Modern Midwestern: Sky's the Limit for Cerulean Crew
Ask Caleb France, owner and chef of Cerulean Restaurant in Winona Lake, Indiana, to describe his food and he will use the words modern Midwestern. But between the sushi menu and dishes like chickpea fritters with jalapeño yogurt, cilantro and mint, you might find yourself wondering, where exactly does Midwestern come into all this?
Undoubtedly, it’s about sourcing and making the most of the region’s best ingredients. The yogurt served with the chickpea fritters is from a small Indiana dairy. The herbs and peppers come from the restaurant’s own garden, right out back. And Chef France is proud to point out that all meat on the menu comes from a farm (that is, not from a distributor)—one hand-selected by one of Cerulean’s four full-time sourcers.
As if that weren’t enough, this summer Cerulean kitchen and front-of-house staff traveled down the road to Hawkins Family Farm in North Manchester every Tuesday to help harvest and pack the restaurant’s community-supported agriculture (CSA) shares. (For more about Hawkins and the Cerulean CSA program, click here.)
Local Bounty, Transformed
With the best local ingredients at his fingertips, France unleashes his creativity, turning familiar Midwestern foods into something unexpected— and totally delicious.
A dish he calls the Heartland NY Strip, for example, begins with a generous cut of sustainably raised beef. France enhances the umami flavor of the meat with a hickory gastrique and a schmear of baked bean “hummus,” and contrasts its tenderness with caramelized Brussels sprouts and crunchy, golf-ball-size bacon croquettes.
Even common Indiana garden “weeds” get star treatment: Foraged nettles turn risotto a surprising and gorgeous green, an herbaceous foil to rich and salty duck bacon (made in-house at Cerulean) from Maple Leaf Farms (Milford, Indiana).
Think Globally, Eat Locally
Not everything served at Cerulean is local, and France is fine with that. The chef draws culinary and aesthetic inspiration from his world travels—he rattles off a list of favorite destinations: “Thailand, Spain, Ireland, Chicago”—and he knows that turning Midwestern ingredients into truly exceptional dishes means pushing all sorts of boundaries, including geographic ones.
“We love to support local and sustainable—and highlight ingredients from all over the world,” he explains. “We do that unapologetically.”
The Cerulean menu, for example, boasts over a dozen artfully constructed sushi rolls, made with decidedly non-Midwestern seafood (fresh tuna, hamachi and scallops), complemented by locally sourced vegetables and herbs.
France, who was trained in sushi, also celebrates modern and global influences on his lunch menu, which is built around Japanese-style bento boxes—lacquered trays divided into sections filled with the diner’s choice of entrée (peanut ginger chicken, stir-fry, wasabi-crusted shrimp) and a selection of noodle and vegetable sides. The boxes, Mondrian compositions of color and geometric precision, are as beautiful as they are delicious.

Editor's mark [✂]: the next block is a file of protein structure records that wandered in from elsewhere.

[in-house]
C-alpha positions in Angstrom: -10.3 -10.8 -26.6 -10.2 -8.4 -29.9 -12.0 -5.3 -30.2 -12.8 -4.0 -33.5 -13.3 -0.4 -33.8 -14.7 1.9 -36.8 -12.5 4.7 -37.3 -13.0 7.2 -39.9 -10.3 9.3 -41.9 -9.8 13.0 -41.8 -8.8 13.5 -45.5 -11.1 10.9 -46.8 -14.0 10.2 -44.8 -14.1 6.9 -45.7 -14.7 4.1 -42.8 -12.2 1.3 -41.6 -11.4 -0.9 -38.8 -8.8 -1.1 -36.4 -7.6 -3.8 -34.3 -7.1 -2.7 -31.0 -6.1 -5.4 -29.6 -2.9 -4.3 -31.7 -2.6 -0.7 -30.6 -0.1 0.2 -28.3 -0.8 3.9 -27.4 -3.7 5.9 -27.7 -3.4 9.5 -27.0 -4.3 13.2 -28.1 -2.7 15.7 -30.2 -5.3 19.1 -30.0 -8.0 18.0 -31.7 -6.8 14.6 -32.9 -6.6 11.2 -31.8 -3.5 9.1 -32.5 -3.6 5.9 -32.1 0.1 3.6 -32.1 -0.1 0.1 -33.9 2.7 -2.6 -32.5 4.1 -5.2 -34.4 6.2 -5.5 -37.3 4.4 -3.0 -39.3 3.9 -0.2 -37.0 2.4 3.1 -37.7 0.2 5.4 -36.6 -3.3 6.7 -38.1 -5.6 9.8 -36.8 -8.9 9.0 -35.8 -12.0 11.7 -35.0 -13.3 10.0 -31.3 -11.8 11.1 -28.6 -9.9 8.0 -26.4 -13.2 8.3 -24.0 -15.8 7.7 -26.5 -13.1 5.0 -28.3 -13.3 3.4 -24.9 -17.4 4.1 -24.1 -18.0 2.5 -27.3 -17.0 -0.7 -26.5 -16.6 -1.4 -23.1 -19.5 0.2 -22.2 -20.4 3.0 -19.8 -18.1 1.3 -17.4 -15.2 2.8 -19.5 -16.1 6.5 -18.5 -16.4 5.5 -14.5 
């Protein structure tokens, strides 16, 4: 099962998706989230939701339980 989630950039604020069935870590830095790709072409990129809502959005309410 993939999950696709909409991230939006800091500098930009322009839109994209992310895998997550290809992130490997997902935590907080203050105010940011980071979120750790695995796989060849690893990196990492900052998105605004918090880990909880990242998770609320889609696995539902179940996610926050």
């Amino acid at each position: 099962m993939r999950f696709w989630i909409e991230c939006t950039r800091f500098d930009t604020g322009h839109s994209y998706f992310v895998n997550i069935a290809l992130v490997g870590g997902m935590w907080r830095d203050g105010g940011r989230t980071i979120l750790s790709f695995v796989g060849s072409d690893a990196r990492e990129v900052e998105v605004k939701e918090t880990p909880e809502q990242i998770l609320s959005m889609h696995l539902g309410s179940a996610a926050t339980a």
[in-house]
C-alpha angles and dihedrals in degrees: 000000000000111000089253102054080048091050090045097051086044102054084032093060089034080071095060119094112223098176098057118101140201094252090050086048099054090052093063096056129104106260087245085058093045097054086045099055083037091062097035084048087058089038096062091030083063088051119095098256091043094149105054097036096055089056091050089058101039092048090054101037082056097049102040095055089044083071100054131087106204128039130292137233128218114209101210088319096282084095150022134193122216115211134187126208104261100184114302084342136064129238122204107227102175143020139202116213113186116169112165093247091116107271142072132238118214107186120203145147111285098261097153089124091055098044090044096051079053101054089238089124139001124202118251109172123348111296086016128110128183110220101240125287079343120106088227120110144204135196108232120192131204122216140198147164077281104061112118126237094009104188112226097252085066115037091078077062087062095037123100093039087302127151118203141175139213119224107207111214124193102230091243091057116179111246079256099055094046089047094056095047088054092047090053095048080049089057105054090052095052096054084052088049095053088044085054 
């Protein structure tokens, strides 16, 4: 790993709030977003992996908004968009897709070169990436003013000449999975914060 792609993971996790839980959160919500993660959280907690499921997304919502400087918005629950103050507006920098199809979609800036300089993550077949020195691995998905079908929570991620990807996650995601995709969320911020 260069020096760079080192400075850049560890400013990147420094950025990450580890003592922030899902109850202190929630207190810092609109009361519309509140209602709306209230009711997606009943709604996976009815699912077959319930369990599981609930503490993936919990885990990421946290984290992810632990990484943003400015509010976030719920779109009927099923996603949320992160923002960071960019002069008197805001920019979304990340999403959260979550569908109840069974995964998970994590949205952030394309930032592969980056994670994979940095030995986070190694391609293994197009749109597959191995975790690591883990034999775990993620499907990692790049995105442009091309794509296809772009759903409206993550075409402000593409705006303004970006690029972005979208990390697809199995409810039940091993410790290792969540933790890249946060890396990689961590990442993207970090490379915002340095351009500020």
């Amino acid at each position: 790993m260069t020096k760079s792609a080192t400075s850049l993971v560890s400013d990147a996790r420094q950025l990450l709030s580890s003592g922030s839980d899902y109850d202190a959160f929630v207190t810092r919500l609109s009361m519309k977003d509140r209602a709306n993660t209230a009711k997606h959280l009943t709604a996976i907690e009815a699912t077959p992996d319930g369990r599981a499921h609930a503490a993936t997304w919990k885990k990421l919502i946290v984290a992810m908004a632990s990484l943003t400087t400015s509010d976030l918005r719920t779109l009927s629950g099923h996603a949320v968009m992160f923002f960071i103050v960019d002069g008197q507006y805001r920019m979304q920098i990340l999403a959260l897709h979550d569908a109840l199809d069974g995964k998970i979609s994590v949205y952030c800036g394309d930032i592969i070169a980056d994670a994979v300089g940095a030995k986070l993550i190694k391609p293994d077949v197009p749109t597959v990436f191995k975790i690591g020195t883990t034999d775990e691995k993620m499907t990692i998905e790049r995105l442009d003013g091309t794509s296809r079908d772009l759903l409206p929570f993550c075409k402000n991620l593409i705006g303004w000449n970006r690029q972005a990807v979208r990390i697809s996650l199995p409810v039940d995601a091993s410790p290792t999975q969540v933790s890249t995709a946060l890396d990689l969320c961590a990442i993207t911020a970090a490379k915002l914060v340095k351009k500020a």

Food + Business
After graduating from high school in Winona Lake, France studied business and finance at Taylor University in Upland, Indiana. He then returned to Winona Lake and started catering, bringing together his two passions: food and business. His talent was quickly apparent. The Village of Winona approached him about opening a restaurant to anchor the Village’s shops. France was 23 years old. In 2006, Cerulean was born. Six years later, in 2012, France launched a second restaurant in Indianapolis (also called Cerulean). Then, in 2013, he started Light Rail Café and Roaster, which specializes in high-end coffee and artisan baked goods, next door to the original Cerulean.
What, we asked him, keeps him in Indiana—especially in a small community like Winona Lake?
Too often, France says, local people graduate and head to the big cities. France sees virtue in “taking what you’ve learned and making your own community a better place.”
His way of doing this is by bringing people together over great food. Th e aim of his restaurants, he explains, is summarized by a motto on the Cerulean website: “communication, communion and joy, while encouraging a modern sensibility that inspires.”
Now 32, France and his wife, Courtney, are parents of a new baby and deeply rooted in the community that they have helped to create. France sees a growing identity in the region around food and says that many local people are asking themselves, “What does it mean to eat and live in Indiana?”
He smiles and ponders his own question.
“We have,” he observes, “such great things here.”
Thanks to Caleb France and crew, yes, we do.